History of Katano

Gratitude and Caution

I would like to express my gratitude to Katano City Education Board (KEB) which has lent me photos of Katano’s cultural properties. Hence, all rights of the photos of this page are reserved by KEB. Photocopying and reproducing them are strictly forbidden without the written consent of KEB.

 

Chapter 1 Katano from the Paleolithic period to the Yayoi period

Chapter2 Katano from the Kofun period to the Asuka-Nara period

Chapter3 Katano in the Heian period

Chapter4 Katano in the Kamakura and Muromachi periods

Chapter5 The Kisabe Castle

Chapter5 The Kisabe Castle (part 2)

Chapter6 Current Katano City

Chapter6 Current Katano City (part 2)

 

Chapter 1 Katano from the Paleolithic period to the Yayoi period

The nibs of stone spears found in the Jinguji Iseki (the remains of Jinguji) and the Yakegaito Iseki (the remains of Yakegaito) tell us that mankinds had already resided in Katano about 13,000 years ago. The nibs were used as tools for hunting and cooking. Moreover, the stone knives were found in the Jinguji Iseki and the Nogake Iseki (the remains of Nogake).

 

有舌尖頭器

A nib of a stone spear found in the Jinguji Iseki

(about 13,000 years ago)

 

 

Since the Jomon period, people began to use stone arrowheads for hunting nimble animals such as wild boars, deers, and birds. They also made rope-patterned potteries for boiling nuts. The potteries are called Jomon Doki (Jomon pottery). The bottom of Jomon Doki found in Jinguji Iseki is not flat but sharp. It is said that people in the Jomon period made such pottery for effectively concentrating fire on the bottom.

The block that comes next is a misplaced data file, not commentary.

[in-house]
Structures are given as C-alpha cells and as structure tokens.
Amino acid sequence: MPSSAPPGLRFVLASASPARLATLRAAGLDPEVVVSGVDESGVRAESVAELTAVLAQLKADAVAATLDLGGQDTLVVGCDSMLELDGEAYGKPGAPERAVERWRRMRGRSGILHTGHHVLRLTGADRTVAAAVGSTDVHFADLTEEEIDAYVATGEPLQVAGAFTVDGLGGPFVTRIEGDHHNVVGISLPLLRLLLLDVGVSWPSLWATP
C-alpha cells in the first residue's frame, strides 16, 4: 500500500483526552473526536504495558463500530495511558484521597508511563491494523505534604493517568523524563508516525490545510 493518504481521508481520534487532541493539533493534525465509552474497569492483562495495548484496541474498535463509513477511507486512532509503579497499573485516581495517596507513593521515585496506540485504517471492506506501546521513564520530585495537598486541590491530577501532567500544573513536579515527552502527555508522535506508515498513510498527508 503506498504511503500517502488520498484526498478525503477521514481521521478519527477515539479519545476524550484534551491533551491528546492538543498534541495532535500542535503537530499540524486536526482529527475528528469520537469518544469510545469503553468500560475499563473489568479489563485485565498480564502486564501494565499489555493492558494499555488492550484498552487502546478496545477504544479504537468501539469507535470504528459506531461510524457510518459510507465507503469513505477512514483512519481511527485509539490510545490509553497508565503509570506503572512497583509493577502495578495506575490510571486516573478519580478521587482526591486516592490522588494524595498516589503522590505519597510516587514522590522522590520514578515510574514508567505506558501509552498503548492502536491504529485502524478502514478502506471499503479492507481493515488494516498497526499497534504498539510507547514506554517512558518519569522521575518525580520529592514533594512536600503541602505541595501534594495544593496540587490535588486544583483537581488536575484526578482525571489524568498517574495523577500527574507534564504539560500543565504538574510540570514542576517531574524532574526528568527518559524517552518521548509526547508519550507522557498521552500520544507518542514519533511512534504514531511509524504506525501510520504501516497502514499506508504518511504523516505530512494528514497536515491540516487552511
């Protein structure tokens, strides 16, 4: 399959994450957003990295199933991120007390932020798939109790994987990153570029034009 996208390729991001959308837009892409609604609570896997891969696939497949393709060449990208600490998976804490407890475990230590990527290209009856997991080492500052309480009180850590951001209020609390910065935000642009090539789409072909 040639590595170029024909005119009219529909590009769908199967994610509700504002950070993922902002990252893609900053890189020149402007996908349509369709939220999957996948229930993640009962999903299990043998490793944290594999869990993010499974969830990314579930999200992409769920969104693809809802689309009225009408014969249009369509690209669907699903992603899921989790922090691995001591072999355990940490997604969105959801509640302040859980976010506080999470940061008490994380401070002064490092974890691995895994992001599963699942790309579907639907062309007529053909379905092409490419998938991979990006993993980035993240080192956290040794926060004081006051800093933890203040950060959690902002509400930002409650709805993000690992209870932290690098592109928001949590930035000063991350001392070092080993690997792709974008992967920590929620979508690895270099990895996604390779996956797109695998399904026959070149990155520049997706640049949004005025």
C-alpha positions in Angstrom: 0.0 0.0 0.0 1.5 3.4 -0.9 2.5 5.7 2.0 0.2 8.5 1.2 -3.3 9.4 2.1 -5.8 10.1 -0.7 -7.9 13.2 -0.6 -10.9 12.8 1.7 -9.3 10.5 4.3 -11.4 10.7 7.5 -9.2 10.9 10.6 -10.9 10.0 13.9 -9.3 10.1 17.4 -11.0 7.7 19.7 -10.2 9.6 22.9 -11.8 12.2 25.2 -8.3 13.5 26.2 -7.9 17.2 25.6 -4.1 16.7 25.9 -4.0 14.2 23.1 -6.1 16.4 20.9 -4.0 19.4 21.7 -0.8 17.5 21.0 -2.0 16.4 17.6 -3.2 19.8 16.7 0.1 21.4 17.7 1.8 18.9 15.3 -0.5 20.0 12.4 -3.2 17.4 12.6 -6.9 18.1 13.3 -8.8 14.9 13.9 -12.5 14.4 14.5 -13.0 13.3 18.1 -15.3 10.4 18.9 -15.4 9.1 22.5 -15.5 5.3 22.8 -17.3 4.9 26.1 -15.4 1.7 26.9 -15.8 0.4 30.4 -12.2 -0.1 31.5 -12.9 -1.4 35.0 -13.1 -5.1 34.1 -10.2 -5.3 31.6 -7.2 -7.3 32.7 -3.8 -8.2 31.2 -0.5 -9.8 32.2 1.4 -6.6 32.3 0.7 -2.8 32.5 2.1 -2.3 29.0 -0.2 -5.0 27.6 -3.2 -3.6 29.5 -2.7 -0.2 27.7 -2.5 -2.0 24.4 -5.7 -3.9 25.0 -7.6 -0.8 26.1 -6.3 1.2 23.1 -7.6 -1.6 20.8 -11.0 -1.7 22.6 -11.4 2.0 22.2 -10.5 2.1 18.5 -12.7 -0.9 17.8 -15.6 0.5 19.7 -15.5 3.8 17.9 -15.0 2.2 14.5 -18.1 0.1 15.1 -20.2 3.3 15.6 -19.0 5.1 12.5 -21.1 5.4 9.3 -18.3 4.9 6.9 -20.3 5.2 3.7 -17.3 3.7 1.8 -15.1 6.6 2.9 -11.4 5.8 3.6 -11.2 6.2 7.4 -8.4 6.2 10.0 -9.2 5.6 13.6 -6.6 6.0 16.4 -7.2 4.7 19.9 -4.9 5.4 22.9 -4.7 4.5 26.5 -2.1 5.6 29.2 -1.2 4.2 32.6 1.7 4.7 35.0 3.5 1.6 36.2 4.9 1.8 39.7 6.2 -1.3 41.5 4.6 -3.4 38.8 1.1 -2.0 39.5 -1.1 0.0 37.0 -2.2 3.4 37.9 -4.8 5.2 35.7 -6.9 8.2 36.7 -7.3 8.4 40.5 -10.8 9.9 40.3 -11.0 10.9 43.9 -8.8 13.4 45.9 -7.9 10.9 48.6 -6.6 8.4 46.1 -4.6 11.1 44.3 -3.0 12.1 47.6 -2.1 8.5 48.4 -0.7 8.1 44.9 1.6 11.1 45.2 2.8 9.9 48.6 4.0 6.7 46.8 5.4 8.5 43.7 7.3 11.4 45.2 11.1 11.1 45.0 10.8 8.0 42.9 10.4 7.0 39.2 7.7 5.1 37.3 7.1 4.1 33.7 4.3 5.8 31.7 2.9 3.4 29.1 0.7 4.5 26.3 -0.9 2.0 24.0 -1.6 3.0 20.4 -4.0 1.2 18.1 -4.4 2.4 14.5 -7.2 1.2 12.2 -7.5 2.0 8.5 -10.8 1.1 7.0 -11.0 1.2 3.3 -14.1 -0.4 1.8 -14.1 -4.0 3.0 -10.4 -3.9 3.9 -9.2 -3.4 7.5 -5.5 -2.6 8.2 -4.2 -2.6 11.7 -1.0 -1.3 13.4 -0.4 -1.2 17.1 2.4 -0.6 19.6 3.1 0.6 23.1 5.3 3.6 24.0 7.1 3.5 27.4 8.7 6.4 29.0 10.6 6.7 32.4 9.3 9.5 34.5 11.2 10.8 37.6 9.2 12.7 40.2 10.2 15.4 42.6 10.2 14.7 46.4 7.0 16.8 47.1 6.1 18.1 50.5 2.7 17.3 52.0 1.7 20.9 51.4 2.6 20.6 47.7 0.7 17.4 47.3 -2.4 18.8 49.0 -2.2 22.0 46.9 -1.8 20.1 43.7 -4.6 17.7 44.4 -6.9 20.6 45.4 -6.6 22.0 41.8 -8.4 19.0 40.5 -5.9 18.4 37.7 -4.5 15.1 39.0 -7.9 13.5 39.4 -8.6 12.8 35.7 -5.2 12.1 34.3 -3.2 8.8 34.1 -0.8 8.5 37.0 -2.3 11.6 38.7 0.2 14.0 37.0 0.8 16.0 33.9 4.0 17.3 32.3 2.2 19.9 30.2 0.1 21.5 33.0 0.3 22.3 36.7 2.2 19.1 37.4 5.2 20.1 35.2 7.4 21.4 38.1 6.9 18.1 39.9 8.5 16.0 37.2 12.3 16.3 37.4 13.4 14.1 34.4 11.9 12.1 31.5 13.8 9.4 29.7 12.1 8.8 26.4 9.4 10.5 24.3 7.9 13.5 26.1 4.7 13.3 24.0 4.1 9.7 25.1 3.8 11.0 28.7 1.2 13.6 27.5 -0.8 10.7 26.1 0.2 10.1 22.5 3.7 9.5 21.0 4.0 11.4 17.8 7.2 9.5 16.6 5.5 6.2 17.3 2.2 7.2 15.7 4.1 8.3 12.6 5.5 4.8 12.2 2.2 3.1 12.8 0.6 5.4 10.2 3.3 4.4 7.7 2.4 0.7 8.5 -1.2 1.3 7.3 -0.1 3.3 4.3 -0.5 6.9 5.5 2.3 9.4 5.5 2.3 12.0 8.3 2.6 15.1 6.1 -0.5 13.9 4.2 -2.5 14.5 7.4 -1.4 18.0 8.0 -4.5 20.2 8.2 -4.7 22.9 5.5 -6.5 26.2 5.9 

Jomon pottery of Jinguji Iseki were patterned by rolling small sticks. It was in Jinguji Iseki that such pottery were found for the first time. Therefore, they are called Jinguji Shiki Doki (Jinguji-style pottery).

神宮寺式土器

 

 

fragments of Jomon Shiki Doki

(9,000~8,500 years ago)

 

In the Yayoi period, rice cultivation was introduced from China to the northern Kyushu, and immediately diffused throughout Japan. Ishi Bocho (a stone knife), which was used for cutting rice ears, was found in the ruin of the Kisabe castle with Yayoi Doki (Yayoi pottery).

私部城遺跡石包丁

 

 

Ishi Bocho (a Stone Knife, 2,200~2,100 years ago)

 

 

南山遺跡土器類

 

 

 

 

 

Yayoi Doki found in Minamiyama Iseki (the remain of Minamiyama, 1,800 years ago)

 

Reference

Katano City Education Board & Katano City Foundation for Cultural Properties  (2002), Junior Bunkazai Guidebook 1 – from the ancient period to the Edo period, Katano City Education Board & Katano City Foundation for Cultural Properties.

 

Go on to Chapter 2 Katano from the Kofun period to the Asuka-Nara period